A Yorkshire farmer has been paid thousands of pounds in compensation after his local authority deliberately flooded his land in order to protect homes following heavy rain.
The landmark case is the first under the Land Drainage Act 1991 and could set a precedent for similar cases where councils sacrifice farmland.
Robert Lindley, who farms in Burton Fleming, Driffield, brought the case against East Riding of Yorkshire Council with support from the NFU and NFU Mutual following the 2012 flooding which badly damaged his carrot crop.
The High Court hearing was told the council pumped water into Cottage Field, part of Mr Lindley’s 271ha farm when heavy rain fall caused several homes to be flooded.
Denying legal responsibility, East Yorkshire Riding Council argued most of the pumping was carried out by the fire service and the Environment Agency.
However, the judge ruled the council liable to pay full compensation for the devastated crop under the Land Drainage Act 1991.
Mr Lindley was awarded £14,500.
NFU director of policy Andrew Clark said: “It demonstrates the need for the flood authorities to be aware of the consequences of actively flooding farmland when carrying out flood risk management.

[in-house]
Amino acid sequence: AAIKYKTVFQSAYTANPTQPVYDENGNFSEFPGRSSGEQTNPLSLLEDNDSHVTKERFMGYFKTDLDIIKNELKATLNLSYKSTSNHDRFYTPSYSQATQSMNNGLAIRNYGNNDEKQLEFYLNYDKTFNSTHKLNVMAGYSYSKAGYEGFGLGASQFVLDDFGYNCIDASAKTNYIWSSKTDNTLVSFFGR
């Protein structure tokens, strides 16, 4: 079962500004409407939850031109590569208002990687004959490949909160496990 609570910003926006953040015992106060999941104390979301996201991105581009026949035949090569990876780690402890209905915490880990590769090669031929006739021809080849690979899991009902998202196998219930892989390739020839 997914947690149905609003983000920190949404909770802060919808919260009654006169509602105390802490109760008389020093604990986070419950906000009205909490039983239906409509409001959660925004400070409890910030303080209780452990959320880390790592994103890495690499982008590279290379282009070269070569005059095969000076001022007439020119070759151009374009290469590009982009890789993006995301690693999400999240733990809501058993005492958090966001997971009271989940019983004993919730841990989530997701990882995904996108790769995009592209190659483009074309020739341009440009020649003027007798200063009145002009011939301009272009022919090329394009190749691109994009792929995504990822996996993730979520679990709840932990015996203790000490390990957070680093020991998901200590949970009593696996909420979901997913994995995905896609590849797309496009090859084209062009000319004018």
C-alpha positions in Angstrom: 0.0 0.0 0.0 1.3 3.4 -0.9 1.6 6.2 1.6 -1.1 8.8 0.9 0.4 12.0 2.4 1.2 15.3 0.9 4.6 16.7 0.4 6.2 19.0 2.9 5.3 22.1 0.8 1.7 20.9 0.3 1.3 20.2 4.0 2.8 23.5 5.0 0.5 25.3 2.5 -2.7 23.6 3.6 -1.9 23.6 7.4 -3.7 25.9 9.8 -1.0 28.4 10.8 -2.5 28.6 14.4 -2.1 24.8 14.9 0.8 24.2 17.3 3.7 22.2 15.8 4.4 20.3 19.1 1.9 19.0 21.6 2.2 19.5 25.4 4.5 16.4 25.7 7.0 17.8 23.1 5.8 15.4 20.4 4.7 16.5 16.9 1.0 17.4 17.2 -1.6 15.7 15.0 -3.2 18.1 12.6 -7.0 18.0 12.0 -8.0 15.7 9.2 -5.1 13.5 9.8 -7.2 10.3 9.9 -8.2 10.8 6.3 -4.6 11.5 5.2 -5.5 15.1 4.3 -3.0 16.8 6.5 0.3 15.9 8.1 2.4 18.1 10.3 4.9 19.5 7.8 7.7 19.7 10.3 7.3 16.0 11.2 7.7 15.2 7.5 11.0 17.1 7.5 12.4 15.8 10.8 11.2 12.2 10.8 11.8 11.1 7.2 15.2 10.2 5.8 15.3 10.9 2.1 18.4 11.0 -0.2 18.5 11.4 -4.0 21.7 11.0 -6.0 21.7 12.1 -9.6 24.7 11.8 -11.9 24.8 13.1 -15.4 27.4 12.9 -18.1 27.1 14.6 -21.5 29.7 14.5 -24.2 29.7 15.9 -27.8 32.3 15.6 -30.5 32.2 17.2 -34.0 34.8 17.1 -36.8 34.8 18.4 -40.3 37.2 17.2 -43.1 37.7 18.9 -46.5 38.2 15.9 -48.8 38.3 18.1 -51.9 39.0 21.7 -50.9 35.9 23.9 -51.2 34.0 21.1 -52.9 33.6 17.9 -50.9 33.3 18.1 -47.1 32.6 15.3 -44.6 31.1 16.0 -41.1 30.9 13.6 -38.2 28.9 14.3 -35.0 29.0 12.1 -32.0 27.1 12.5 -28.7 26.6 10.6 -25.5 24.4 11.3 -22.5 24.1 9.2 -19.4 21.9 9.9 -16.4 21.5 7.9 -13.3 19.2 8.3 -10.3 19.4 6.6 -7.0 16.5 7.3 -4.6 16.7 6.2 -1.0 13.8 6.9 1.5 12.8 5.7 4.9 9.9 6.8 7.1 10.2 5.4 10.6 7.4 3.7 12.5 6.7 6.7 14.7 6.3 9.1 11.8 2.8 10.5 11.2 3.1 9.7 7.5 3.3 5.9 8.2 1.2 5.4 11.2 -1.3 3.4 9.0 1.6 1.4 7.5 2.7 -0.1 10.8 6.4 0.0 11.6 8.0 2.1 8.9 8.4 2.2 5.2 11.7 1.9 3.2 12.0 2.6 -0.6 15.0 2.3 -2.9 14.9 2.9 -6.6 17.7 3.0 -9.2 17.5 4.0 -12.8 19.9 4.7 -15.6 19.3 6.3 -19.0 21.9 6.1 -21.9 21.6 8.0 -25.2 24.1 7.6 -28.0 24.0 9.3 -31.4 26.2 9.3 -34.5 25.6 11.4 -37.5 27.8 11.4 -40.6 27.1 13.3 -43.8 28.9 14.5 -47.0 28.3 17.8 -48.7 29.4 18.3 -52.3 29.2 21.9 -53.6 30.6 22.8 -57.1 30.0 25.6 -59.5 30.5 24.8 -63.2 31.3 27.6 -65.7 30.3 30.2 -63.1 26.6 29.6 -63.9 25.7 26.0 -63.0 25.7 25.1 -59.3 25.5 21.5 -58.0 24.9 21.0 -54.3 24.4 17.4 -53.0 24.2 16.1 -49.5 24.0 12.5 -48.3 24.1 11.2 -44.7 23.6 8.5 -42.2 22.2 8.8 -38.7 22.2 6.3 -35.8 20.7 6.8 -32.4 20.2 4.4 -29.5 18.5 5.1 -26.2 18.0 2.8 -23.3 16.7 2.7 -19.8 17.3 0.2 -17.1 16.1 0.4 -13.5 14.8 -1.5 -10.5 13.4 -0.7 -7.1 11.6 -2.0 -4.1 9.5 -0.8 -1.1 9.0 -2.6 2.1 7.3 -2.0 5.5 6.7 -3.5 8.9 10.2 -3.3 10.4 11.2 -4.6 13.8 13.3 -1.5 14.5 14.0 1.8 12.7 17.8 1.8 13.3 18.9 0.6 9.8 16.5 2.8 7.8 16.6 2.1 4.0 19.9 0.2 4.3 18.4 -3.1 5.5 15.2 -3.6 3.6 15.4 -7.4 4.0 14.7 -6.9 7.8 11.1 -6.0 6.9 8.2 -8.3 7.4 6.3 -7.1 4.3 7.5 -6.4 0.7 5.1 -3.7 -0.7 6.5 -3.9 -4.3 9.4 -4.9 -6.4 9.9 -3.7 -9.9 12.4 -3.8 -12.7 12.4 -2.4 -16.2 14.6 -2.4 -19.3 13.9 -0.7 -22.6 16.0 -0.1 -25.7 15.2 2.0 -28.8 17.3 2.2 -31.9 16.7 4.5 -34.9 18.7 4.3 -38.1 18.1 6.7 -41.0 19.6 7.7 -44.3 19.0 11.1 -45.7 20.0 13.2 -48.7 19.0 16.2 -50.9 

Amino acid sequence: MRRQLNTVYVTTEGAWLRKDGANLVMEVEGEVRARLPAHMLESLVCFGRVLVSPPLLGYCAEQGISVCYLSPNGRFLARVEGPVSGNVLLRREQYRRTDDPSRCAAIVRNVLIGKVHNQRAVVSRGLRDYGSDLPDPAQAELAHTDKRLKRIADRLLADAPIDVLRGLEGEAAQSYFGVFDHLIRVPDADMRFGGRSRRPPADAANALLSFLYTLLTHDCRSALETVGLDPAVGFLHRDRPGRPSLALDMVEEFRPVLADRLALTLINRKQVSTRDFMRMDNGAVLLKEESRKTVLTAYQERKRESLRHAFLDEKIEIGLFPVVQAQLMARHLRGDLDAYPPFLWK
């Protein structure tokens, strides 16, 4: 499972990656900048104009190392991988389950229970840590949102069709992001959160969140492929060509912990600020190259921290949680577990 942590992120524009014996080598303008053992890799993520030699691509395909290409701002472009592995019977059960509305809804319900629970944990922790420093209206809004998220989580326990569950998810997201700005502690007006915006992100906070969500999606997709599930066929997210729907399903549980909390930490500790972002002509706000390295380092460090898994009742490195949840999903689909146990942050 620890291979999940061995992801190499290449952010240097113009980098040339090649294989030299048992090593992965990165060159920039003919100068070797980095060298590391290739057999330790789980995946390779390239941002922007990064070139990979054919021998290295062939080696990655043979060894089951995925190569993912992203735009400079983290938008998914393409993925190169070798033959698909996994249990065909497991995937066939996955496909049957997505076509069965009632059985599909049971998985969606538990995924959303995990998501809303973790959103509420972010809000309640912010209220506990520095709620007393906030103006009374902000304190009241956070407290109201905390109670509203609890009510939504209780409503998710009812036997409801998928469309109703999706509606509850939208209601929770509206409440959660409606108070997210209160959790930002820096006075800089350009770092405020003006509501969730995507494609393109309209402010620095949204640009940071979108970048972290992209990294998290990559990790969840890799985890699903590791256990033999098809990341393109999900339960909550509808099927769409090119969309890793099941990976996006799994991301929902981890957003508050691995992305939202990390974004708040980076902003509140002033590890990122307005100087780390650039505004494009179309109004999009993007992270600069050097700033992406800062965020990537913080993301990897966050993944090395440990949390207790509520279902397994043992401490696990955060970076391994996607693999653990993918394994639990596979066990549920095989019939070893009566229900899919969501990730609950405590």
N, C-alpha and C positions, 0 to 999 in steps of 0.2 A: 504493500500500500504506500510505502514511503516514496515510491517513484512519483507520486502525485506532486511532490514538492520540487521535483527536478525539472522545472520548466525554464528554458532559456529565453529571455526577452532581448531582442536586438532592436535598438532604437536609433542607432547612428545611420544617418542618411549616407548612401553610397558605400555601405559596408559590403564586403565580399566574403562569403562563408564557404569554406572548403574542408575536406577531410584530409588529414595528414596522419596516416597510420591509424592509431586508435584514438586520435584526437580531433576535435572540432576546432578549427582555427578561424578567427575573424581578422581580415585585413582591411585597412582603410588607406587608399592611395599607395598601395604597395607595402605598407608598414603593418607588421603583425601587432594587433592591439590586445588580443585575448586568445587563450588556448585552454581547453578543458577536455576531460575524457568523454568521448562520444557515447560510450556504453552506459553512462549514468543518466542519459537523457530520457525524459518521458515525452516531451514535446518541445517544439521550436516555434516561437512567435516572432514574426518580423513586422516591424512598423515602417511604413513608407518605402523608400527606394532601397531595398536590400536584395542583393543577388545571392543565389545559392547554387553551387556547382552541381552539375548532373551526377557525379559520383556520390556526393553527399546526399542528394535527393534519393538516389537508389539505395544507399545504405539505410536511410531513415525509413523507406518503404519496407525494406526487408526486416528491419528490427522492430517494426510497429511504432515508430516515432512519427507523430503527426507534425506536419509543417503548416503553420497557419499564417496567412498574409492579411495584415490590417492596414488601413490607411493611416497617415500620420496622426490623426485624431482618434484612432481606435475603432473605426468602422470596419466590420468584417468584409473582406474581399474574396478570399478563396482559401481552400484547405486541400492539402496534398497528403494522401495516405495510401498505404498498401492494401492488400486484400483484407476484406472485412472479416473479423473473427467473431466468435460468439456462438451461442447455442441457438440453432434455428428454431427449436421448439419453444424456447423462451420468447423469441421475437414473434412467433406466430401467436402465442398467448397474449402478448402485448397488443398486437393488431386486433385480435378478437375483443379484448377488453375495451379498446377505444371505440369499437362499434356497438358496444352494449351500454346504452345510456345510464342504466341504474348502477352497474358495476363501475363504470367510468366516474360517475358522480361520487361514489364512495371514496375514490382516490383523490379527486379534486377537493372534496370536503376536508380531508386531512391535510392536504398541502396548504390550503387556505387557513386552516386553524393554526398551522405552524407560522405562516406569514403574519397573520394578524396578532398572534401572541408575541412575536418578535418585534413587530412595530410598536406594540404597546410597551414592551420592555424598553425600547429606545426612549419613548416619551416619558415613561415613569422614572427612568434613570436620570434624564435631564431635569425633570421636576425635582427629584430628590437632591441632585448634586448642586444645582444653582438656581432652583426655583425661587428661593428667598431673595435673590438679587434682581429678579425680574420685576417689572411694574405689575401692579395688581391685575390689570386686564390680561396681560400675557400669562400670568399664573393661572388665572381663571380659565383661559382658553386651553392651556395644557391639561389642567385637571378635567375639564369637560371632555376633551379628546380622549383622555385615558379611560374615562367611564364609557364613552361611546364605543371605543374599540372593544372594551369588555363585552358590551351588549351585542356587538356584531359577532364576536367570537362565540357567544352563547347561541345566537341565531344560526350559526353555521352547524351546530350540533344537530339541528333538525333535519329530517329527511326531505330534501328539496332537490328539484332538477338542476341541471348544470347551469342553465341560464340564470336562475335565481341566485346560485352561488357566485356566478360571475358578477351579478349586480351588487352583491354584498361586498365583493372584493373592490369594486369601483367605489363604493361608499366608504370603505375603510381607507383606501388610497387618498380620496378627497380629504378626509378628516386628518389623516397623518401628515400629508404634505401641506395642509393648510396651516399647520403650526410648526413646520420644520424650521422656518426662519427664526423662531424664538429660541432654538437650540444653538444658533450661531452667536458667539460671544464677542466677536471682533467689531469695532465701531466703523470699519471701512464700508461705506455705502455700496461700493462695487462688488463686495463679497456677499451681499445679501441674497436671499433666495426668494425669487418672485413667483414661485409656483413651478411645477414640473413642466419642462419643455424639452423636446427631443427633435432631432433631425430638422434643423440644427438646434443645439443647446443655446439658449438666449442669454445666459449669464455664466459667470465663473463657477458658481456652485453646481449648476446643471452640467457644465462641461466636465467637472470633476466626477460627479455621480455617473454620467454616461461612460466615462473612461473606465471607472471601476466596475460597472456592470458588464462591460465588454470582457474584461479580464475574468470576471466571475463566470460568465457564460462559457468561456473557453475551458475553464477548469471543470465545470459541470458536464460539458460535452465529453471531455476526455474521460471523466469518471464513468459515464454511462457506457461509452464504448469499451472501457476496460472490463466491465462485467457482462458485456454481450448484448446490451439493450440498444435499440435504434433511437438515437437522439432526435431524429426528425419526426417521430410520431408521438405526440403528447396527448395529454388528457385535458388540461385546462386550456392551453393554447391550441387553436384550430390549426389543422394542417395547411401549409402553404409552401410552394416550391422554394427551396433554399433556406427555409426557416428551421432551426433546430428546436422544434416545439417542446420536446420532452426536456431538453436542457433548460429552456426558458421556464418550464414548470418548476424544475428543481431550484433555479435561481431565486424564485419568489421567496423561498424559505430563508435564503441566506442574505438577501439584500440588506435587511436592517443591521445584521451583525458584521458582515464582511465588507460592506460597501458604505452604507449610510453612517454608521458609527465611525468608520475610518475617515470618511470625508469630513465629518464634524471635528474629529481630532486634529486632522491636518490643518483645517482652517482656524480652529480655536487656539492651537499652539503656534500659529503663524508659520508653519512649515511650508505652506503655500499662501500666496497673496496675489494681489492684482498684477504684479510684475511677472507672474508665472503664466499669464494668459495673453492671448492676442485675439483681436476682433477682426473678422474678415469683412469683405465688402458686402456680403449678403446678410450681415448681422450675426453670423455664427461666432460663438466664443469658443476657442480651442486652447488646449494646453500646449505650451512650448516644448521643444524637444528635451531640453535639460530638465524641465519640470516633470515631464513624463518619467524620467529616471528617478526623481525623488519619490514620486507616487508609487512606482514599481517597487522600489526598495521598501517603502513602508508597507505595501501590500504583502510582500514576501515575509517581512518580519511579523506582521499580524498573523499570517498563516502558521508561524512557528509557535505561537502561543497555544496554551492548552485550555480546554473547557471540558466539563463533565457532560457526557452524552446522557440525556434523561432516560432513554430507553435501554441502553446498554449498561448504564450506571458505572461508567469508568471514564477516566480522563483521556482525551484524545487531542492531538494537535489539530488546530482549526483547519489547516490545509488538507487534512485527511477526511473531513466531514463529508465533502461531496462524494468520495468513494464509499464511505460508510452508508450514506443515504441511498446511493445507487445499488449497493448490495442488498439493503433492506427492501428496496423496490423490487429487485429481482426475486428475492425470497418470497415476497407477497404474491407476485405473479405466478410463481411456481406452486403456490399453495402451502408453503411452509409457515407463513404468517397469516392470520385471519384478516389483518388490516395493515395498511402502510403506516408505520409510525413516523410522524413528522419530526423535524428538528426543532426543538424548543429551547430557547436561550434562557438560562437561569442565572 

“It’s really vital to consider that many fields are used for food production and are the most important part of a farm business.”
Mr Lindley added: “We are happy with this judgment and sincerely hope that all relevant agencies and authorities work together in flooding situations to improve flood defences and how they deal with heavy rainfall situations.
"I have the deepest sympathy for farmers across the country affected by flooding.”
A spokesman for East Riding of Yorkshire Council said: "The council has not yet had sight of the final judgement, which we understand is due to be issued shortly by the Land Tribunal.
"On receipt of the judgement we will review the decision and take legal advice, as appropriate."